I bought a new machine with two gpus, tesla c2075 and geforce lower model.
Because I have experienced “watchdog” in cuda programming when I used only one geforce previously, I have a plan that geforce is connected to a monitor without gpu computing and tesla is used for computing.
By the way, when I connect monitor with the geforce, the system does not recognize the geforce.
(Still, I didn’t install os, I will install fedora)
Only when the tesla is connected, the system boots correctly.
What can I do to resolve this problem ?
When I installed two geforces last year, I never experienced this phenomenon.
and… I have one more question.
The (tesla) provider suggested me “you don’t need to install another geforce when I install tesla c2075”
This suggestion is correct ?
As I mentioned, because I experienced the “watchdog” with long cuda program, I bought another geforce.
I’ll treat your questions separately. First, it would be helpful if you listed your specific hardware – what model GeForce card? What MFR and model of motherboard? UEFI or non-UEFI setup? (e.g. Legacy BIOS/CSM boot?) Have you updated the motherboard BIOS to the latest version? – I recommend you do this last step first in case a new BIOS resolves the issue.
I ran into a similar issue last weekend when I was substituting a Quadro K6000 for a GTX Titan on my MSI X79A-GD45 (8D) motherboard with the latest 12.4 BIOS version. When I connected the video output to a GK208-based Zotac GeForce GT630 and powered on the system (same one I had when I had the GTX Titan installed), the BIOS froze on POST. I had to connect the video output to the Quadro K6000, and that way I was able to boot into Windows 8.1, where I was able to use nvidia-smi to enable TCC mode on the Quadro K6000 via:
After this, I shut down the computer, moved the video output to the GT630, and only then after TCC mode was enabled on the K6000, I was able to get the computer to POST past the BIOS freeze. It seems like the Quadro K6000 UEFI BIOS (I boot in UEFI) is very aggresive in taking control of the video output, or because it’s so alike to the GT630 that has a similar UEFI BIOS, or some variation of that… or maybe it’s just my motherboard’s BIOS that doesn’t negotiate the particular situation correctly, or a combination of those things. I even tried switching slots between the cards and it behaved in the same way – a freeze if GeForce card was connected to video output, no freeze if video output was connected to K6000.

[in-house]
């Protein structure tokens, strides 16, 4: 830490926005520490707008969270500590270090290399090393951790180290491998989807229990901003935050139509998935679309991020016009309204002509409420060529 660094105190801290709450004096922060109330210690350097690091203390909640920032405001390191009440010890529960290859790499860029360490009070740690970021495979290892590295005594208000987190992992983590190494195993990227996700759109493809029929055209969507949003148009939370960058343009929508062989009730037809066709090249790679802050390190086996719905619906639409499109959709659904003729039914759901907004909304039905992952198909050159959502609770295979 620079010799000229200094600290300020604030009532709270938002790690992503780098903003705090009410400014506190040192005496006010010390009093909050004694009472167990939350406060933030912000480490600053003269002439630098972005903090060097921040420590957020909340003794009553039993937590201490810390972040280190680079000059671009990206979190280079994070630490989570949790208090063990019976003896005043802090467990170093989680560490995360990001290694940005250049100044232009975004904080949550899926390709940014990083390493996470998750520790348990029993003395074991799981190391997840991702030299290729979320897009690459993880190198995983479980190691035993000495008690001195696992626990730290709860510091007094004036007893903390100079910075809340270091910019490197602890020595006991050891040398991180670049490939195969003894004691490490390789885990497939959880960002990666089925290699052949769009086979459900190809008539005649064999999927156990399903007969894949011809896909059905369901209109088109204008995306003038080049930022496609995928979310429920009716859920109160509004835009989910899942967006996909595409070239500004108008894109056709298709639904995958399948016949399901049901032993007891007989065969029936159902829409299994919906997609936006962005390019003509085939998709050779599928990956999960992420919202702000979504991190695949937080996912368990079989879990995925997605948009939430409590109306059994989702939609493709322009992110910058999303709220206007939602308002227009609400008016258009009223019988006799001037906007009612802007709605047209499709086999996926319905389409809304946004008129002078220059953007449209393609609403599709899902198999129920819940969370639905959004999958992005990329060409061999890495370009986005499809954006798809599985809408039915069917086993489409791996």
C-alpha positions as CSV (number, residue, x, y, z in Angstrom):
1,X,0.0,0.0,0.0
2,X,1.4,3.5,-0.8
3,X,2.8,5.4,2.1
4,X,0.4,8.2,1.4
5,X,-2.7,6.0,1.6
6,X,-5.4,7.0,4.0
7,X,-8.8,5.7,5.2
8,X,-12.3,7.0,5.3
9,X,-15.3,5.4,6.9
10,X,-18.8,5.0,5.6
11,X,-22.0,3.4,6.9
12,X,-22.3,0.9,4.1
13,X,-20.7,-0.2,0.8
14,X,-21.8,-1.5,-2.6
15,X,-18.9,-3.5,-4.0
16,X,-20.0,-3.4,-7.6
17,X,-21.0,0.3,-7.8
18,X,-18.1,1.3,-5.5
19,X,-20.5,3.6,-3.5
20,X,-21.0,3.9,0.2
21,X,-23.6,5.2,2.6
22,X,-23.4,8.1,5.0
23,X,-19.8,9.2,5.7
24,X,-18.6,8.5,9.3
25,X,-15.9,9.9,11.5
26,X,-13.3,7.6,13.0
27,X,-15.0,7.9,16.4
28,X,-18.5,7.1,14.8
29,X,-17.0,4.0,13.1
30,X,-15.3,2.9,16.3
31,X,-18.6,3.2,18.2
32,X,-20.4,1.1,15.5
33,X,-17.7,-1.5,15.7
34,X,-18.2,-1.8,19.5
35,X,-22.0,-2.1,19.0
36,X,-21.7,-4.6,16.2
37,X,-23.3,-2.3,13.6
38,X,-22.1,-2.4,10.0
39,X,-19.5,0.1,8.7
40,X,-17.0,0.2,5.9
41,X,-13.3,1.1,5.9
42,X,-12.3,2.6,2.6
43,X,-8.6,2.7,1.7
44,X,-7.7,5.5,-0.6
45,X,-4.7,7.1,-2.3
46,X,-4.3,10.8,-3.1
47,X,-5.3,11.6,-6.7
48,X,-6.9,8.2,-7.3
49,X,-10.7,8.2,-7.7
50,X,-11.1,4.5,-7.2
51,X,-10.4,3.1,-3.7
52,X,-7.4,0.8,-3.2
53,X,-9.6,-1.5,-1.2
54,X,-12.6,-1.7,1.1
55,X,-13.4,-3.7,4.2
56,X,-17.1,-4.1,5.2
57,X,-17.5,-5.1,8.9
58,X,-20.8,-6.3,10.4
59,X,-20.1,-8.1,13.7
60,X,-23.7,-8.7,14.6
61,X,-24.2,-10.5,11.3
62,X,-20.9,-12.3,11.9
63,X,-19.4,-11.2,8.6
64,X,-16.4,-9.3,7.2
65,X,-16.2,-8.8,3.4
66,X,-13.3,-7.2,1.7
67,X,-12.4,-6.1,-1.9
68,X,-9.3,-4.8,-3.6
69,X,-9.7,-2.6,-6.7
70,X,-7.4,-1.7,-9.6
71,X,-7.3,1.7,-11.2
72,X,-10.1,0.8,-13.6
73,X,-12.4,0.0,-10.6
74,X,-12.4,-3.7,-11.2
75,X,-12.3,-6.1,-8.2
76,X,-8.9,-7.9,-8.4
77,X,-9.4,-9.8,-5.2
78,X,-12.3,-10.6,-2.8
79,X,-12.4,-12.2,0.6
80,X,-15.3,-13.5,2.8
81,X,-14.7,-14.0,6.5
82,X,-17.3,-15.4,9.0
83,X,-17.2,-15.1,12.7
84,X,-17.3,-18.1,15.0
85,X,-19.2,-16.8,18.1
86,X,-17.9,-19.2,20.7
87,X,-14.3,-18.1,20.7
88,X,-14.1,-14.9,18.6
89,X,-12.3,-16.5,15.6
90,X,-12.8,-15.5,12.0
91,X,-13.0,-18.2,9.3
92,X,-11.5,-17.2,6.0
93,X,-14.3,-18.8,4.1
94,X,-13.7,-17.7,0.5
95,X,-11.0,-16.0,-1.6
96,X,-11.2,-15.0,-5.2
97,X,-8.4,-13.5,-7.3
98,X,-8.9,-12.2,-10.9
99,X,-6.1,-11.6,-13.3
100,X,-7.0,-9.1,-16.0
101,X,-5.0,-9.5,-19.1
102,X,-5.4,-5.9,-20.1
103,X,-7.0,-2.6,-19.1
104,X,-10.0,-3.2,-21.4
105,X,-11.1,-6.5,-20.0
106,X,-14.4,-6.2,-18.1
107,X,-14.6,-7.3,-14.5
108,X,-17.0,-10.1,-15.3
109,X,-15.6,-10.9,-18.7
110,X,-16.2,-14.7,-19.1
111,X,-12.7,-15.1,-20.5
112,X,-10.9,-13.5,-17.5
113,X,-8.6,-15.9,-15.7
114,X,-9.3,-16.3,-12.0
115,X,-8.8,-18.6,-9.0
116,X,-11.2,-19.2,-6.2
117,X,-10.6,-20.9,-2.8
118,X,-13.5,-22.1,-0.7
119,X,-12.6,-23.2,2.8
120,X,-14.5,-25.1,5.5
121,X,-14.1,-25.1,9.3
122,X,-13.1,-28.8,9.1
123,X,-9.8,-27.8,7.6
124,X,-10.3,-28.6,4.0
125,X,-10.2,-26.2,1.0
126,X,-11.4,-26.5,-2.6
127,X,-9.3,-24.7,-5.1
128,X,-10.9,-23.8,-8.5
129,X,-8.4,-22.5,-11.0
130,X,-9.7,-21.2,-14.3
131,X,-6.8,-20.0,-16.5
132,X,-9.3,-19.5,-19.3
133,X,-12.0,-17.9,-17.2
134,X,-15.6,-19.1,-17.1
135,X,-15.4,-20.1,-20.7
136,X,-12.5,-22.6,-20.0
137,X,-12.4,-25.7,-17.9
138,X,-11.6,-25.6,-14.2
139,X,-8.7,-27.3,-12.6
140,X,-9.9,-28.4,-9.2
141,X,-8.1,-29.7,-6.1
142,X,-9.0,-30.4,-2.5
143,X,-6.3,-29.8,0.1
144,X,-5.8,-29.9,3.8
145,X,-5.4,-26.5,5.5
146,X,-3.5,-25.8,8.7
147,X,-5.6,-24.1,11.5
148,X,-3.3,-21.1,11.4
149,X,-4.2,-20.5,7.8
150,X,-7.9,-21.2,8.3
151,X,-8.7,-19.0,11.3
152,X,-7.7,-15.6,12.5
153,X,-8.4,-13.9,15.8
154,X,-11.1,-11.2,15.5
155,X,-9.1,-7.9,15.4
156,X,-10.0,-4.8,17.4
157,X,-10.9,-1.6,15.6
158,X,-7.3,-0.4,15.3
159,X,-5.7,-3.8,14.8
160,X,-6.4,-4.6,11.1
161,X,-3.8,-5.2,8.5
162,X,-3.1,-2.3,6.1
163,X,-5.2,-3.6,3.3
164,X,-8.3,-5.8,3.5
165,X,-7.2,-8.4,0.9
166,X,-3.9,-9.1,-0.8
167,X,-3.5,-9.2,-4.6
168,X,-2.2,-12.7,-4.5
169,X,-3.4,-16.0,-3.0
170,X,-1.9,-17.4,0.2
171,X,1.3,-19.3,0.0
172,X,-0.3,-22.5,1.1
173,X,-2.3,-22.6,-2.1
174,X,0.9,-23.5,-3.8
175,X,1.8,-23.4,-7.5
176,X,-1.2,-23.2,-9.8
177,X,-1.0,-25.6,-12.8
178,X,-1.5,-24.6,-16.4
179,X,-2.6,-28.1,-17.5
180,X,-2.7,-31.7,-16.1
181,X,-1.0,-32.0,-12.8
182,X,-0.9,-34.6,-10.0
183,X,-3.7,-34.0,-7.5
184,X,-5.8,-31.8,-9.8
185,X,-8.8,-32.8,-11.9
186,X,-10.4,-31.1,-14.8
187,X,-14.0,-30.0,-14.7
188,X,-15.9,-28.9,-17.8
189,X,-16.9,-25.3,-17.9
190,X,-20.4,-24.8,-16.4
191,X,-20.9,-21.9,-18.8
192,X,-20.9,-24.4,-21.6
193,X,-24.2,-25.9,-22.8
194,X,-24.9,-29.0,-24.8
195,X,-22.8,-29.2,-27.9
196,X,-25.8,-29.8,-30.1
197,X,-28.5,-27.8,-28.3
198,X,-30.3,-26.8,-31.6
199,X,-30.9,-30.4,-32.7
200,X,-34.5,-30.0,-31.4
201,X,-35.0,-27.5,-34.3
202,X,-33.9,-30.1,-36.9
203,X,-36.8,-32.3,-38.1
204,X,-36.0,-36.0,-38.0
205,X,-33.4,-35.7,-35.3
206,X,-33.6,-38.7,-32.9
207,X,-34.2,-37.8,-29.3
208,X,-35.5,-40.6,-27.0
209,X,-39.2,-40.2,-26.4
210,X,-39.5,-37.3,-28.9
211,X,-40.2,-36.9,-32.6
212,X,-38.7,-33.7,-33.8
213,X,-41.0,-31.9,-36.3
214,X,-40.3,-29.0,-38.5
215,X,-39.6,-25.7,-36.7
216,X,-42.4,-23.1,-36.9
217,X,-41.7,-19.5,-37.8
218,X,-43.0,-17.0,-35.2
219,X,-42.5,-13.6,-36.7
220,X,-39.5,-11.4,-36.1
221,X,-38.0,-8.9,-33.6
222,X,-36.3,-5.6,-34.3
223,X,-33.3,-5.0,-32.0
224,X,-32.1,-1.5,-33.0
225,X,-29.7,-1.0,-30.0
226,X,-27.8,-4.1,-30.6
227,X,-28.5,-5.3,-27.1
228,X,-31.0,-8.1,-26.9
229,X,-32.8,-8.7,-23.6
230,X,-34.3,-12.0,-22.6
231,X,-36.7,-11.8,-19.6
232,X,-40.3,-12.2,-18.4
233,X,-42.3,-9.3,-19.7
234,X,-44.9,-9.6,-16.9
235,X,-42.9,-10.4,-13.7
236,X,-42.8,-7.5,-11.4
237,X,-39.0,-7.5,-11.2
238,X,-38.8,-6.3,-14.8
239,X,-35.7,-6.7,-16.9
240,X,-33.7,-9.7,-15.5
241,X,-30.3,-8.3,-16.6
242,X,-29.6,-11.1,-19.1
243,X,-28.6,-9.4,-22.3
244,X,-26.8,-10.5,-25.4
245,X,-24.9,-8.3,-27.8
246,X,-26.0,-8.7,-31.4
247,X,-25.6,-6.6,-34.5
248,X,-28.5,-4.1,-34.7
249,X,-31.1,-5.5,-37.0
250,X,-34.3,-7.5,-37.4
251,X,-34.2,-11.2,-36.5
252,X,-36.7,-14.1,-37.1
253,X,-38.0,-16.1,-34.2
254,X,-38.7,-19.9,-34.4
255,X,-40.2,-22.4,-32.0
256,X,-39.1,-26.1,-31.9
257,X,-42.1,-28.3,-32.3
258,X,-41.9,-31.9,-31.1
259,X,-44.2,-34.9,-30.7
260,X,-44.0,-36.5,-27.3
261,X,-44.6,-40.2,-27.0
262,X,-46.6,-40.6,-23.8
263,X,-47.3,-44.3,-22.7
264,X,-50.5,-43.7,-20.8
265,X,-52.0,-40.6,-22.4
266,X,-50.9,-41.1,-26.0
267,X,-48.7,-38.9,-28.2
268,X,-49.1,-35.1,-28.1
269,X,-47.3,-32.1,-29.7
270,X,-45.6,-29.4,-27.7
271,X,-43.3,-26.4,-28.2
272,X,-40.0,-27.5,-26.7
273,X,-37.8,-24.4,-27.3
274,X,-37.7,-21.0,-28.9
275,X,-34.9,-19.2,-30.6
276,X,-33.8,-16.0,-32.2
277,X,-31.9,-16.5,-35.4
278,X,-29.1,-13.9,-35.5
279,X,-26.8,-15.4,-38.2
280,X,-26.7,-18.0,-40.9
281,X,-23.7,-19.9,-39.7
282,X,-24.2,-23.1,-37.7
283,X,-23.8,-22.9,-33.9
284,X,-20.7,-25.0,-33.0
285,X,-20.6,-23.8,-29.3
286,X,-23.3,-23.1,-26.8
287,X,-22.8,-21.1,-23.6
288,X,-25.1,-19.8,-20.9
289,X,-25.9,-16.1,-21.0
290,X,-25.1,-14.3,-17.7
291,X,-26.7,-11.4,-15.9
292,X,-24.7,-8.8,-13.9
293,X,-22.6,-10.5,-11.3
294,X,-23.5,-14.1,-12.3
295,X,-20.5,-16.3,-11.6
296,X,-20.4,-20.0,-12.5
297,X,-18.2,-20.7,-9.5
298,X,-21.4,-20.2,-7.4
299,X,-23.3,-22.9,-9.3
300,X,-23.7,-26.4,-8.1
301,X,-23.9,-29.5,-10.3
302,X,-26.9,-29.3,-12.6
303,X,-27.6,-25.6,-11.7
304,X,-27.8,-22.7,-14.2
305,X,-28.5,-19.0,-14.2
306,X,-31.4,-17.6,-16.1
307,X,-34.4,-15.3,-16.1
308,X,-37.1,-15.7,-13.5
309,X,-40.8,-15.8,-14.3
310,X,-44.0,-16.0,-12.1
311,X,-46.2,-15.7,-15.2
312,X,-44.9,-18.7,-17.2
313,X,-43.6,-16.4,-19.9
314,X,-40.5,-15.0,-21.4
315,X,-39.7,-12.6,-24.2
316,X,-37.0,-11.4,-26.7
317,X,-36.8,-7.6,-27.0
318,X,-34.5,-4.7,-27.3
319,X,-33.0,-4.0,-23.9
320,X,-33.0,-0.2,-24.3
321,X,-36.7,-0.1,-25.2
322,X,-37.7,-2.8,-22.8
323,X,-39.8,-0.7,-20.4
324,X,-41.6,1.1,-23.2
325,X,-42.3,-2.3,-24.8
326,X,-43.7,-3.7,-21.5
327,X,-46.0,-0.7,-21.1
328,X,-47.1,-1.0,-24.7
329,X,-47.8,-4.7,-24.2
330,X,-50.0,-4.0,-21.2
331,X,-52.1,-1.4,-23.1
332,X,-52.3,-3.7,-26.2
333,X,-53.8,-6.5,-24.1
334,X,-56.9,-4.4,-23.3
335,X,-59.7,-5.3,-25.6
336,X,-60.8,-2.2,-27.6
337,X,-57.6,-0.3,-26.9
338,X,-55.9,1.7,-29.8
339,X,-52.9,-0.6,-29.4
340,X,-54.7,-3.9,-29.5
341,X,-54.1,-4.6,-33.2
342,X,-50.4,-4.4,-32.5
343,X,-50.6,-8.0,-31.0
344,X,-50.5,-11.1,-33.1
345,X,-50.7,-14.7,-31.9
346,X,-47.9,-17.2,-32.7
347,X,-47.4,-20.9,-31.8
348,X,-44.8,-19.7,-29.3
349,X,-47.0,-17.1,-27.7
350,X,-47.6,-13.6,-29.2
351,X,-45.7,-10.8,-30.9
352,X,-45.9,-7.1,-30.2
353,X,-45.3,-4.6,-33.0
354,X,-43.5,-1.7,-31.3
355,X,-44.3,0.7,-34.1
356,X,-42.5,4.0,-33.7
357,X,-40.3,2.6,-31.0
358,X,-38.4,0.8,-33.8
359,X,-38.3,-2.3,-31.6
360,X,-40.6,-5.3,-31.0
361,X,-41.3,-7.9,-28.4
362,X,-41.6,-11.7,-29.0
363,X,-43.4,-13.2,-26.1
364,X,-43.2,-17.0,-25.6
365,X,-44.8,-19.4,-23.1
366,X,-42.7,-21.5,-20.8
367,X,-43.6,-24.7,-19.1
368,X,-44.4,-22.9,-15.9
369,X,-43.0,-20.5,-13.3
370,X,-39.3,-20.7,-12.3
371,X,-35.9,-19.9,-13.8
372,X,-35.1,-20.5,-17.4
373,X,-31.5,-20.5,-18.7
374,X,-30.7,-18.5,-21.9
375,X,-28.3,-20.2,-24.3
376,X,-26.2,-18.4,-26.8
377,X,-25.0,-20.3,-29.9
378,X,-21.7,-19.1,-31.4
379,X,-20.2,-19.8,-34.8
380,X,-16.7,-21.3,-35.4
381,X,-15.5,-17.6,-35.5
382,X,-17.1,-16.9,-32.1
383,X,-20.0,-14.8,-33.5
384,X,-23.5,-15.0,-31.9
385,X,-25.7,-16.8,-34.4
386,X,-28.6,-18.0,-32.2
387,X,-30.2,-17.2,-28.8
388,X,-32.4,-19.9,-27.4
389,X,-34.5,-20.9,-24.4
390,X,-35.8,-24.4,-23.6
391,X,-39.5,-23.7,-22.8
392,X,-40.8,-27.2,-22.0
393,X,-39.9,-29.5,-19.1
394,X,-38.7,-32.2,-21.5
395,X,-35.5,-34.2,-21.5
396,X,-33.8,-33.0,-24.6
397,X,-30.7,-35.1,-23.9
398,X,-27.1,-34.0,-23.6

So in short, enable TCC mode (change from WDDM mode to TCC mode) via nvidia-smi on a Windows installation (you cannot change these modes in Linux) and see if it boots with the display output connected to the GeForce card. That’s what worked for me.
It is possible that this entire freeze issue could have been avoided by booting the system in Legacy BIOS/CSM mode, but since I already had a working Windows 8.l install, I did not want to do this, as it would mean a few more hours in lost time of re-installing software/reconfiguration/etc. For your case, however, if you have the option of doing a Legacy BIOS boot vs UEFI, try that and see if it makes a difference without having to force TCC mode on the card from a Windows installation with NVIDIA drivers.
As for your second question. You do not NEED a separate card with a Tesla, but if you have demanding CUDA jobs being sent to the Tesla card with a video output connected, you could see your display hang and/or not refresh constantly, in addition to the watchdog issue and the fact that you would not be able to enable TCC mode in Windows which gets rid of some overhead. Of course, if you use Linux, there is no such thing as TCC in Linux, so it doesn’t matter, but it does in Windows.